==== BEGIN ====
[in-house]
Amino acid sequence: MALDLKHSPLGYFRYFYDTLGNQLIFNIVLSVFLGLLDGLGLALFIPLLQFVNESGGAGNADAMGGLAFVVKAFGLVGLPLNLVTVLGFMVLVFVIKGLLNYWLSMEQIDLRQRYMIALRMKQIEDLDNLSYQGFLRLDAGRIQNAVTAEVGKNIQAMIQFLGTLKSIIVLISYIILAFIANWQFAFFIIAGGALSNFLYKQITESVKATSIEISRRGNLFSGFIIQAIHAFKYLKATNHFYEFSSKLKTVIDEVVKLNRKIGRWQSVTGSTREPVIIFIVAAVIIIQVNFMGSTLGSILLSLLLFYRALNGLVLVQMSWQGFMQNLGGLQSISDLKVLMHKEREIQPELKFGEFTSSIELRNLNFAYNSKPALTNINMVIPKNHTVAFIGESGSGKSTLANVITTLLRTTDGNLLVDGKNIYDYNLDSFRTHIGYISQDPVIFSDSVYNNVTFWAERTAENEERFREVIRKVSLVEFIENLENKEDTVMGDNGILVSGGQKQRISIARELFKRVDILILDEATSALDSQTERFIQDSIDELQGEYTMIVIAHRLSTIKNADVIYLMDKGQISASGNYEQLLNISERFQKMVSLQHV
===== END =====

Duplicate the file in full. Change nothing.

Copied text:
[in-house]
Amino acid sequence: MALDLKHSPLGYFRYFYDTLGNQLIFNIVLSVFLGLLDGLGLALFIPLLQFVNESGGAGNADAMGGLAFVVKAFGLVGLPLNLVTVLGFMVLVFVIKGLLNYWLSMEQIDLRQRYMIALRMKQIEDLDNLSYQGFLRLDAGRIQNAVTAEVGKNIQAMIQFLGTLKSIIVLISYIILAFIANWQFAFFIIAGGALSNFLYKQITESVKATSIEISRRGNLFSGFIIQAIHAFKYLKATNHFYEFSSKLKTVIDEVVKLNRKIGRWQSVTGSTREPVIIFIVAAVIIIQVNFMGSTLGSILLSLLLFYRALNGLVLVQMSWQGFMQNLGGLQSISDLKVLMHKEREIQPELKFGEFTSSIELRNLNFAYNSKPALTNINMVIPKNHTVAFIGESGSGKSTLANVITTLLRTTDGNLLVDGKNIYDYNLDSFRTHIGYISQDPVIFSDSVYNNVTFWAERTAENEERFREVIRKVSLVEFIENLENKEDTVMGDNGILVSGGQKQRISIARELFKRVDILILDEATSALDSQTERFIQDSIDELQGEYTMIVIAHRLSTIKNADVIYLMDKGQISASGNYEQLLNISERFQKMVSLQHV